Re-thinking how we learn

Knowledge transfer

Author: Matthias Schultze, Managing Director GCB German Convention Bureau e.V.

Sitting in a conference hall and listening to someone at the front going through their power point presentation? That's the past. Today, knowledge transfer is interactive, more mobile and aims at providing an experience. This creates new challenges for event organisers and venue operators.

The MICE industry is undergoing rapid change and digital transformation is unstoppable. As a result, the behaviour of meeting participants changes and becomes more individualised: they want to become more active, take part in proceedings and have a say. In addition, the fact that everything is digitally connected and that everyone uses smartphones and tablets means that knowledge is not tied to one location and can be imparted at short notice. Individual communication and collaboration is always possible, no matter how far away people are from each other. Event organisers and venue operators are therefore faced with five major challenges when planning congresses and meetings and deciding on methods and formats of knowledge transfer:

1. Digitising content

The meaningful integration of online-based technologies is a definite added value for participants. Therefore, all relevant information, studies and presentations should be made available online, e.g., on an internet platform or via an app. Not only does this enlarge the potential group of participants; it also makes knowledge transfer more efficient because participants have direct access to presentations online, can follow talks in a more concentrated way and add their own comments to individual slides of presentations.

2. Encouraging interaction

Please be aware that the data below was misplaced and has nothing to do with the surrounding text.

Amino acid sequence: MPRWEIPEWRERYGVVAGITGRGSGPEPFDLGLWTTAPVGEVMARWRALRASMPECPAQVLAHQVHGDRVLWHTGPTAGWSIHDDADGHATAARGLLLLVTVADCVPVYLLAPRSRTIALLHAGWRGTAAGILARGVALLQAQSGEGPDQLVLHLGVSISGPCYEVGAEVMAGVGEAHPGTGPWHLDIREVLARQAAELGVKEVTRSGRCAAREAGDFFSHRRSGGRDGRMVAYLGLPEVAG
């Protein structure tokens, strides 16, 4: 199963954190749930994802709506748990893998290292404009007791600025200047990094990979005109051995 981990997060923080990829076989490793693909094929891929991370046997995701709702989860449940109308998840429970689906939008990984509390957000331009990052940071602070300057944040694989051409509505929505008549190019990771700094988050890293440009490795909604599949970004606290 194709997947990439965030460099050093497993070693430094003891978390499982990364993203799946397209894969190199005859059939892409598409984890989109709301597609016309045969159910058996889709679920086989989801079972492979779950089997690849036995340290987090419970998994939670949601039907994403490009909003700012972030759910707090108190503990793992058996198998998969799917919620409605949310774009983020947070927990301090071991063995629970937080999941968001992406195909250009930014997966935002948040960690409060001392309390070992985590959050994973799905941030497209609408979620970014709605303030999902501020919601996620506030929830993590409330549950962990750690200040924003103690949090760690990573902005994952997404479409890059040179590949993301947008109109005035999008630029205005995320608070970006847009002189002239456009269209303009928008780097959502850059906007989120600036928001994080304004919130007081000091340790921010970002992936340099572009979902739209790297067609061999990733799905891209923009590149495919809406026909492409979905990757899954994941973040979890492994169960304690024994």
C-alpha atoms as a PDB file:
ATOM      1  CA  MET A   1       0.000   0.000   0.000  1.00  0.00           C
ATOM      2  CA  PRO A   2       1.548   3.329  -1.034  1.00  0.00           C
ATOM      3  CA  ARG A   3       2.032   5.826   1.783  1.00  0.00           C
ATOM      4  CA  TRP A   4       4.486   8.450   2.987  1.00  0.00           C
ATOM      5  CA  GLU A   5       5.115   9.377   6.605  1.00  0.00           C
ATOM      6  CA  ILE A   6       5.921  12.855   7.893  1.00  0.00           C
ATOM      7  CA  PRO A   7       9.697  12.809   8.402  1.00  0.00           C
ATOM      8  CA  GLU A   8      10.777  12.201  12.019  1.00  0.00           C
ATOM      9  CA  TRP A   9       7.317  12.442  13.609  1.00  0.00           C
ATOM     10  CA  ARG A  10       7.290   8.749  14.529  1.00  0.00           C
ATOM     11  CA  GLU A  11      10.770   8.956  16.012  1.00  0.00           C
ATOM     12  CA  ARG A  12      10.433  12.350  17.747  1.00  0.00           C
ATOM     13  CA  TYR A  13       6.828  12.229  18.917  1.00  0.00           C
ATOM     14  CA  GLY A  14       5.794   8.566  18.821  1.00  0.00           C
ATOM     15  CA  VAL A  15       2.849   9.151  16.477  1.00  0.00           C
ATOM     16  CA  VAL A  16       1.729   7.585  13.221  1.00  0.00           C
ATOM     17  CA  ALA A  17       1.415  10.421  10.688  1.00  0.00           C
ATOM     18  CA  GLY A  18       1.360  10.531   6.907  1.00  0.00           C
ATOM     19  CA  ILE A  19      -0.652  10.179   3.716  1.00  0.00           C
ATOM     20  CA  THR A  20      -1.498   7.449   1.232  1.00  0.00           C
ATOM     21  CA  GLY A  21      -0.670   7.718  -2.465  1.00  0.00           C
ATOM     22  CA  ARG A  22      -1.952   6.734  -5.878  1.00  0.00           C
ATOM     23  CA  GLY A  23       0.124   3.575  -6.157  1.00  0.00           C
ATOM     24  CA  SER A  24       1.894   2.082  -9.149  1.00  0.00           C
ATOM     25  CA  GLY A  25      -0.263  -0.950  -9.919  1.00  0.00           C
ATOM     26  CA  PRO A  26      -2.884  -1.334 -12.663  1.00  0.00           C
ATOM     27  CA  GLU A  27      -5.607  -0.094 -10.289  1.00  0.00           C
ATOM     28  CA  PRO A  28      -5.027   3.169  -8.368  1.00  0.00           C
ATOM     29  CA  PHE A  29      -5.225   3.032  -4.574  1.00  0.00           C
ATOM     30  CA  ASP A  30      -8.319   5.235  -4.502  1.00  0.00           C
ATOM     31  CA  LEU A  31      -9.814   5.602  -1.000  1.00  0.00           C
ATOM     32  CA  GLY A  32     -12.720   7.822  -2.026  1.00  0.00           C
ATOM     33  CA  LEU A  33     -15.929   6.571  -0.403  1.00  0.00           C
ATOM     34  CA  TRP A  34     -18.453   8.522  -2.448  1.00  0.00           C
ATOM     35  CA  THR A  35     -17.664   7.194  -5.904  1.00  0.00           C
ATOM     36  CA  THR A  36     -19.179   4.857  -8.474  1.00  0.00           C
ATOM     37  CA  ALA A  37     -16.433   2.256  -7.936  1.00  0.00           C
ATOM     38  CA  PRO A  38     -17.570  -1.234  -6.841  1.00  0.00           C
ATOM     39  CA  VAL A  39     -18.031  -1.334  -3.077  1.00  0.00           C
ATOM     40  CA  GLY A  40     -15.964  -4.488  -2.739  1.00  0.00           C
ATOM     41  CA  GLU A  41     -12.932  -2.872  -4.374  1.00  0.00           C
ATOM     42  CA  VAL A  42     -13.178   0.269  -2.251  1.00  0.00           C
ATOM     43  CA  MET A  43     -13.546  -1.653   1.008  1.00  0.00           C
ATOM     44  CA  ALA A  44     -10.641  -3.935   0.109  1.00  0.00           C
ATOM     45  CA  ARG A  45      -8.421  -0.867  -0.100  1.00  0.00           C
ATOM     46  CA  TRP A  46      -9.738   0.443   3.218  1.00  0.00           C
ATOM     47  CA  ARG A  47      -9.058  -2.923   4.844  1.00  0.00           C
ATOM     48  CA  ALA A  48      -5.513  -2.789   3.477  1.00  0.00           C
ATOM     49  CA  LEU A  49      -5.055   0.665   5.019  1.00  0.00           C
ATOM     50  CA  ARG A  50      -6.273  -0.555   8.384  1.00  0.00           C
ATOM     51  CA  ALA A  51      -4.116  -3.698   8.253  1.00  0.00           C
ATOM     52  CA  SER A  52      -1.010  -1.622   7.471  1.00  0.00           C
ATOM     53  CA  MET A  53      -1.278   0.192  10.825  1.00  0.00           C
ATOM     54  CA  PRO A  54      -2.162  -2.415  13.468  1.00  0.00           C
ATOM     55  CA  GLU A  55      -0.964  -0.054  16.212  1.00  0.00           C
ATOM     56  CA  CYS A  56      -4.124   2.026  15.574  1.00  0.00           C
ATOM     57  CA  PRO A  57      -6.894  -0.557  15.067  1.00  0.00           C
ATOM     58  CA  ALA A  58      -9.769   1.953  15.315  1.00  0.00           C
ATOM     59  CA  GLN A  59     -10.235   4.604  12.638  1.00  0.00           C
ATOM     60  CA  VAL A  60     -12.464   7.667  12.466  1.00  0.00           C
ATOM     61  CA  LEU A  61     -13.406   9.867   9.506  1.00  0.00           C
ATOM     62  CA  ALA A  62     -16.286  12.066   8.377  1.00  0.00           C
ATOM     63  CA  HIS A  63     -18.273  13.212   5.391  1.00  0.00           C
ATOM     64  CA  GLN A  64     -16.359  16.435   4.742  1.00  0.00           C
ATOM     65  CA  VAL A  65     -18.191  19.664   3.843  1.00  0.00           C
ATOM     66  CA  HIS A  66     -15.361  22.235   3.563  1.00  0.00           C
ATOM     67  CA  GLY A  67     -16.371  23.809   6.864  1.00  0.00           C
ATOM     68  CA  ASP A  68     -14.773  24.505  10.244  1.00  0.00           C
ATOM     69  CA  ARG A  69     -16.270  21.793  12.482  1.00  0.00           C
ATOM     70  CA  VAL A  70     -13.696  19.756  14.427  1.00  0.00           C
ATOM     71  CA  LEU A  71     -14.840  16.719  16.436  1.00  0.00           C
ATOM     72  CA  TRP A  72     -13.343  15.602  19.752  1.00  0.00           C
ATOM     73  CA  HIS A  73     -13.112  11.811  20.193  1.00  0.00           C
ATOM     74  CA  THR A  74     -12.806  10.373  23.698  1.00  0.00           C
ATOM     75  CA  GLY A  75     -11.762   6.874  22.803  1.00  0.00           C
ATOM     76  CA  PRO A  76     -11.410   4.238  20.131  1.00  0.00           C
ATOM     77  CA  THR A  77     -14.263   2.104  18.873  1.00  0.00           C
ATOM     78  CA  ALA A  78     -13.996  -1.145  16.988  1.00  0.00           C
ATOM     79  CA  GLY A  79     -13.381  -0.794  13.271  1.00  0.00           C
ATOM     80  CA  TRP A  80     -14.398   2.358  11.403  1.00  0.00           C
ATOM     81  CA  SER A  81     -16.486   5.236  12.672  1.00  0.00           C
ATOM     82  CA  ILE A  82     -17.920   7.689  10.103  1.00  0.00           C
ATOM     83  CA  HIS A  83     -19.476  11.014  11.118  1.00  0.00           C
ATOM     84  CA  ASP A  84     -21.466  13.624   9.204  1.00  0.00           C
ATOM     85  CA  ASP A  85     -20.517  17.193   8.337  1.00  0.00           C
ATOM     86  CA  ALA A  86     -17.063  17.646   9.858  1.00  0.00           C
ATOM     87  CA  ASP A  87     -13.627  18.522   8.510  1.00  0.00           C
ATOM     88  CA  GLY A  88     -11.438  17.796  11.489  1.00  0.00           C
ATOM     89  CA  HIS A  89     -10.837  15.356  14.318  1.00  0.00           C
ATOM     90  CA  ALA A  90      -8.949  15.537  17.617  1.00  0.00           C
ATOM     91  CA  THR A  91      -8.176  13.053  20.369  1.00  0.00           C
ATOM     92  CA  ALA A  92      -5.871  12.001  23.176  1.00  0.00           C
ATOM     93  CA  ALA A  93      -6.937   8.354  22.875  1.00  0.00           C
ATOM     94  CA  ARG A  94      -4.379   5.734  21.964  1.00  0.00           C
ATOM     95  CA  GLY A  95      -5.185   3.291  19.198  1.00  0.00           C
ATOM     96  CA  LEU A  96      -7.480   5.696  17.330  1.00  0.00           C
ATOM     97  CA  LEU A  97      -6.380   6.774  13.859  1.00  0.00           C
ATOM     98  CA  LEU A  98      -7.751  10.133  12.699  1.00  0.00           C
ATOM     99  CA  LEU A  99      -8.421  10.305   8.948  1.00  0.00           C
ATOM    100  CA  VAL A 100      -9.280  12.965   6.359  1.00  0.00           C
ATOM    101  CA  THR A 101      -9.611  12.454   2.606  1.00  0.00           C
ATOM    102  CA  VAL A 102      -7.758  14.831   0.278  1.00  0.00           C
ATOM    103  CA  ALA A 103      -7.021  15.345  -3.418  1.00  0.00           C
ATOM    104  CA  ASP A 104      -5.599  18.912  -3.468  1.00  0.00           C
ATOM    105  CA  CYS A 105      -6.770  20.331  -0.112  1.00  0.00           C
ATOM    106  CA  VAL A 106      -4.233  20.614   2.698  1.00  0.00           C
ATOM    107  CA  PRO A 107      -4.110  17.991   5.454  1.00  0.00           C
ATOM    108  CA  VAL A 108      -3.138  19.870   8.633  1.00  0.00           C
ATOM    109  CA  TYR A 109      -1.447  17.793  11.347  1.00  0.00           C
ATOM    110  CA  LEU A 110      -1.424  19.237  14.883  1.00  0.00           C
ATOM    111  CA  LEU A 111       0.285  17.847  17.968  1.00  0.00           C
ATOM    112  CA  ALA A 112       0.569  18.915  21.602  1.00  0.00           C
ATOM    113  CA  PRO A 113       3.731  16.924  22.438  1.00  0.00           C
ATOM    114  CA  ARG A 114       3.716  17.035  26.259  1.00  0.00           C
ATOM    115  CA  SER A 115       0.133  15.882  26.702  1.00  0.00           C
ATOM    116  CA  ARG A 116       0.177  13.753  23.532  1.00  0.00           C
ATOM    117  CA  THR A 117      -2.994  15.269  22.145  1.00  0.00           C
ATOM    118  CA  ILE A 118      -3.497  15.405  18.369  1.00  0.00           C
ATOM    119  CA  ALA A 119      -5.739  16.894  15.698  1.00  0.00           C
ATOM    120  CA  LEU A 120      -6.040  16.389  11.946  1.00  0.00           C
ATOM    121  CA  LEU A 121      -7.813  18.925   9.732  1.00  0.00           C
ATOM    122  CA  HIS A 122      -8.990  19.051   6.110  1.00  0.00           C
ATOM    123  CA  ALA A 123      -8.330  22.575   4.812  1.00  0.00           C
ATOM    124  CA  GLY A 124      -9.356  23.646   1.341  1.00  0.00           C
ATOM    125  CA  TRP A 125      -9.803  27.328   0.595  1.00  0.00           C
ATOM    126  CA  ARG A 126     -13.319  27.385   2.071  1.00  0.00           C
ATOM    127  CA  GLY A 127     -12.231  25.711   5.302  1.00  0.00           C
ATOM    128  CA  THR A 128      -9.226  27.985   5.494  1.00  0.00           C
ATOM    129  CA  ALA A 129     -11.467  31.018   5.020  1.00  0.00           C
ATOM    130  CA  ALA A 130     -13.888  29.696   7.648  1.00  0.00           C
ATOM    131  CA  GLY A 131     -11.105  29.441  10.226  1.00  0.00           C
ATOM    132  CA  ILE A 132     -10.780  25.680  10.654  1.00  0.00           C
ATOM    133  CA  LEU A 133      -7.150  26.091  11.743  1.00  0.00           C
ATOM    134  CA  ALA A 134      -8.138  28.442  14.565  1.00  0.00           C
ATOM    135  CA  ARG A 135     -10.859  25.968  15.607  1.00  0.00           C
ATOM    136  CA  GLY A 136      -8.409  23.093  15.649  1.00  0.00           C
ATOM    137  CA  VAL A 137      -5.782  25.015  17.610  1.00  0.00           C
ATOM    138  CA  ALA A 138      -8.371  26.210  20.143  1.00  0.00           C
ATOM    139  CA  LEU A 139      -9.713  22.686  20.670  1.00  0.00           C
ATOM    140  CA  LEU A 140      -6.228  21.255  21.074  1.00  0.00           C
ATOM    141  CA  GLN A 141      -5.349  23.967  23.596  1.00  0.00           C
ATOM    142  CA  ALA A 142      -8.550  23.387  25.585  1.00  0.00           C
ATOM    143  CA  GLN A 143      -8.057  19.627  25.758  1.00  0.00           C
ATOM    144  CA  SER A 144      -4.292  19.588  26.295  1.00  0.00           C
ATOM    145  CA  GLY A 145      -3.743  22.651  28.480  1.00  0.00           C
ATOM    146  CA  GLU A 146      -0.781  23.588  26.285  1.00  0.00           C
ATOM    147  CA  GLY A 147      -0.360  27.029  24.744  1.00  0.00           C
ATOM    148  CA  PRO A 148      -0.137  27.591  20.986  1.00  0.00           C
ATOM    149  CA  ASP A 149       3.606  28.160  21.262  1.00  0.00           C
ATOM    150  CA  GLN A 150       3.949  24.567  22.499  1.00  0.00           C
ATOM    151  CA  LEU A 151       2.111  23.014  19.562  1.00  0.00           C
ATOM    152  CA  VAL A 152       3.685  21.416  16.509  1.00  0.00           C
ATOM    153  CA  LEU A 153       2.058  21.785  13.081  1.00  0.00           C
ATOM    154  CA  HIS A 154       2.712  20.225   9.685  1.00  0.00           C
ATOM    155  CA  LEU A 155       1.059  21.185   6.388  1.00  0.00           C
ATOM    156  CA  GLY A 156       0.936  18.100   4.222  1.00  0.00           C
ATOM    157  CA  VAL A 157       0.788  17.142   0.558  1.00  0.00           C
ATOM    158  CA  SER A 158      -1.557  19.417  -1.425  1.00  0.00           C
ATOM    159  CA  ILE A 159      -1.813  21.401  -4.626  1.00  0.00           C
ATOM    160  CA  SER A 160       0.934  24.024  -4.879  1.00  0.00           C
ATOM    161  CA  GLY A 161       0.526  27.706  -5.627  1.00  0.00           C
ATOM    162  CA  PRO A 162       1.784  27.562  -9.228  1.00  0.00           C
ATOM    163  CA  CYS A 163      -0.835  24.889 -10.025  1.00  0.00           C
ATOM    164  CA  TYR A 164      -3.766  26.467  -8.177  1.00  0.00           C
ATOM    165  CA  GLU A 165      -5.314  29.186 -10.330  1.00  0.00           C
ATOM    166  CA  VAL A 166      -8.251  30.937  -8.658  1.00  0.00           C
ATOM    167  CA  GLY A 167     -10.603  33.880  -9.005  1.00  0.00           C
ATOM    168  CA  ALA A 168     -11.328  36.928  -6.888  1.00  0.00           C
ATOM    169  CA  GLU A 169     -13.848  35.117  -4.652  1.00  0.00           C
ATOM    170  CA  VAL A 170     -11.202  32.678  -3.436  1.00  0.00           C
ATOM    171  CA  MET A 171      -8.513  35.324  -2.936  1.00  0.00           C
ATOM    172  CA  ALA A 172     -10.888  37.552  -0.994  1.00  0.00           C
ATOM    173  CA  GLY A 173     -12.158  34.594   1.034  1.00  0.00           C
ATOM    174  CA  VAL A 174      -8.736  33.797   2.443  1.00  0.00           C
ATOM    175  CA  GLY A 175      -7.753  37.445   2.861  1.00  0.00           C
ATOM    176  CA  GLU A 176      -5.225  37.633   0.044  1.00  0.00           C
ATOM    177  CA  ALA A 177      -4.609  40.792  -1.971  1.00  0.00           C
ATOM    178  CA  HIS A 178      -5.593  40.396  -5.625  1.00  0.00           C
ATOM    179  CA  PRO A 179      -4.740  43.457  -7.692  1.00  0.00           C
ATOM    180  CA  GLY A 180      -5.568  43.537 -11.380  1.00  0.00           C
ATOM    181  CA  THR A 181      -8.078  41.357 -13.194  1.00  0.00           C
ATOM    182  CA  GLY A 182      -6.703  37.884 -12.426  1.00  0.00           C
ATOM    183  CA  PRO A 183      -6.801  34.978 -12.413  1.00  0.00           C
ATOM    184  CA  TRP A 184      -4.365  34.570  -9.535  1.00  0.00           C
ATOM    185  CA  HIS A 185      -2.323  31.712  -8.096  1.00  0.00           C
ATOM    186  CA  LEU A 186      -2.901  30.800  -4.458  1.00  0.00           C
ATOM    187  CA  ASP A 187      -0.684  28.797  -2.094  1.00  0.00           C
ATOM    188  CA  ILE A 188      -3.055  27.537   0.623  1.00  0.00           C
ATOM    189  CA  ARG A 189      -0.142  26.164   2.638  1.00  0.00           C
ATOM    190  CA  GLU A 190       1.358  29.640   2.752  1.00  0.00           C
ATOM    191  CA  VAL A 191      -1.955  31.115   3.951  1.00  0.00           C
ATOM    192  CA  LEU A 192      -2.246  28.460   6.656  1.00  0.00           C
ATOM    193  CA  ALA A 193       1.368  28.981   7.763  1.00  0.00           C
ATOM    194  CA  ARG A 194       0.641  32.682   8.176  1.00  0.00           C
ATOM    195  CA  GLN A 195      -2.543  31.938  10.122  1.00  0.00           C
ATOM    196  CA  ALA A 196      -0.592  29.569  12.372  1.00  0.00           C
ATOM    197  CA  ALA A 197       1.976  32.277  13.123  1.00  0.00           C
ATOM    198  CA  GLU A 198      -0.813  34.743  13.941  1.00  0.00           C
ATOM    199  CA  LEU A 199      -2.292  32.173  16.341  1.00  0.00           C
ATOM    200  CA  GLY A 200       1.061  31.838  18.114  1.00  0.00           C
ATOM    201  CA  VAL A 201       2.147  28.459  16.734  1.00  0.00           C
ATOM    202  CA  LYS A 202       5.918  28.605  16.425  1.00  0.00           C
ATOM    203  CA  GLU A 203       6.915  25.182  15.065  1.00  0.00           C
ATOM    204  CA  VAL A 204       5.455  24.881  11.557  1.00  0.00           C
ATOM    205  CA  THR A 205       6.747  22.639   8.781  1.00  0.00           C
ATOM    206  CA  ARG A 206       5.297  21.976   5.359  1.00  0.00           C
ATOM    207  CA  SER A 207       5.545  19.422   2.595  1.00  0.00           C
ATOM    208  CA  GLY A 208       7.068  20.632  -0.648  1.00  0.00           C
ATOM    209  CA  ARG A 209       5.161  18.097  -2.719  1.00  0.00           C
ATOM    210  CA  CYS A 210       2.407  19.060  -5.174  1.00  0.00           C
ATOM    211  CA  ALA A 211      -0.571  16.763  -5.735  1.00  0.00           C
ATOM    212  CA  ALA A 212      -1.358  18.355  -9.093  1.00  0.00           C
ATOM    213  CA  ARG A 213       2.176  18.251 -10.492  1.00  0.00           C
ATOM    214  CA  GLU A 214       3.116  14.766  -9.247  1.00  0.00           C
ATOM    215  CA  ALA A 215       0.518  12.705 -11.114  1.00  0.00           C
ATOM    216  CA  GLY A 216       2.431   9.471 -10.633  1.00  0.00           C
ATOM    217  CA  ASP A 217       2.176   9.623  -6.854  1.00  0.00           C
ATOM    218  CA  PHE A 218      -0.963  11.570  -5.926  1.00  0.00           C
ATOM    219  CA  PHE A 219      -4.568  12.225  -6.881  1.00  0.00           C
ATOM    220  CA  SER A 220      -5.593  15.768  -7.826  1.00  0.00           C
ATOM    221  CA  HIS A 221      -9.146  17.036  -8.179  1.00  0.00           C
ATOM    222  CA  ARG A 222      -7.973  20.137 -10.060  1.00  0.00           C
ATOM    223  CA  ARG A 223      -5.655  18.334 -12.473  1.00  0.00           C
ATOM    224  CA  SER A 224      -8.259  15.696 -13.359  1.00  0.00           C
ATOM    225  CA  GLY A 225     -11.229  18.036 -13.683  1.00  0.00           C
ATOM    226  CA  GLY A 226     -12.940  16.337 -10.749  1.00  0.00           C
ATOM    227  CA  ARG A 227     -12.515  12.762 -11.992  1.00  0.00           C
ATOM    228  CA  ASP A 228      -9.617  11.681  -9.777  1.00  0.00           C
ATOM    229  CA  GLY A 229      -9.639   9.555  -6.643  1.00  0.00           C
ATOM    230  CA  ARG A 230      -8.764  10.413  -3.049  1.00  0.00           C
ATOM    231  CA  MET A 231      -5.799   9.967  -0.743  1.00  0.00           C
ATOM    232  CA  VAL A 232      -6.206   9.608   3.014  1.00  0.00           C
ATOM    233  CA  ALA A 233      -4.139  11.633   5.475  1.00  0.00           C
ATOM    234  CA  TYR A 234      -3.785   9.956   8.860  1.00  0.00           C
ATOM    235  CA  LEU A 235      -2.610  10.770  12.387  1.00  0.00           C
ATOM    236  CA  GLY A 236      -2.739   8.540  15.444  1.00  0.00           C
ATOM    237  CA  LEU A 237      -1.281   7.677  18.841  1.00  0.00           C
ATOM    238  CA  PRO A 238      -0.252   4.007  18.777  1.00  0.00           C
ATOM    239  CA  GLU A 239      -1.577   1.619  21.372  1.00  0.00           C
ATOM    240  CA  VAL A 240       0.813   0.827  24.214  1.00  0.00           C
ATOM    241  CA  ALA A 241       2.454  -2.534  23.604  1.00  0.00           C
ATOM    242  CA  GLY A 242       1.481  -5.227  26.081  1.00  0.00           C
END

Participants want to expand their knowledge; they want to analyse what they know with others and put into practice what they've learned. Interaction and exchange are increasingly taking centre stage. Connecting participants with each other can be encouraged through the use of digital interpreters and large-format, intuitive collaboration tools. Innovative formats (innovation boot camps, TED talks, World Café, etc) as well as new technologies (holograms, tangible media, Bluescape, etc) can be deployed to foster interaction. Another option: add virtual spaces to real-world events to provide another opportunity for participants to network and interact.

3. Supporting the establishment of networks

Networking is crucial for business. Supporting the establishment of long-term networks and personal interaction between meeting participants have therefore become paramount. There are two ways for organisers to encourage networking: On the one hand, they can provide digital matchmaking tools prior to the event that participants can use to inform about their interests and preferred topics . Organisers can then match participants based on these preferences. On the other hand, they can and should also focus more on social networks (FB, Twitter) and use these platforms to increase the exchange of ideas, opinions, experiences and information in order to support networking.

4. Adapting venues

The requirements that meeting and event rooms need to fulfil are changing. They not only need to enable participants to concentrate on proceedings and foster motivation but also encourage interaction and collaboration. This requires rooms of different sizes, flexible set-ups (seating arrangements, furnishing, technical equipment, etc) as well as equipment that can be operated intuitively and booked individually. It goes without saying that a secure, stable and free-of-charge wireless network needs to be provided as well as sufficient socket outlets and options to charge smartphones, notebooks and tablets.

5. Addressing all senses

For an event to be memorable it needs to create a special as well as an emotional experience. This does not mean that you have to put on an elaborate show. It is much more about interacting with participants and participants interacting with each other through the use of innovative formats that address and stimulate all senses. Playful elements are particularly suitable in this context: speed dating, for example, is a format that works very well at the start of an event for participants to easily get to know each other. It creates a positive and constructive atmosphere that not only makes participants more receptive but also more willing to actively contribute to the event.

 

 

The "Future Meeting Room" scenario shows how events can promote interactive knowledge transfer. It was developed by the "Future Meeting Space" innovation network that was set up by the Fraunhofer Institute for Industrial Engineering IAO, the European Association of Event Centres (EVVC) and the GCB German Convention Bureau.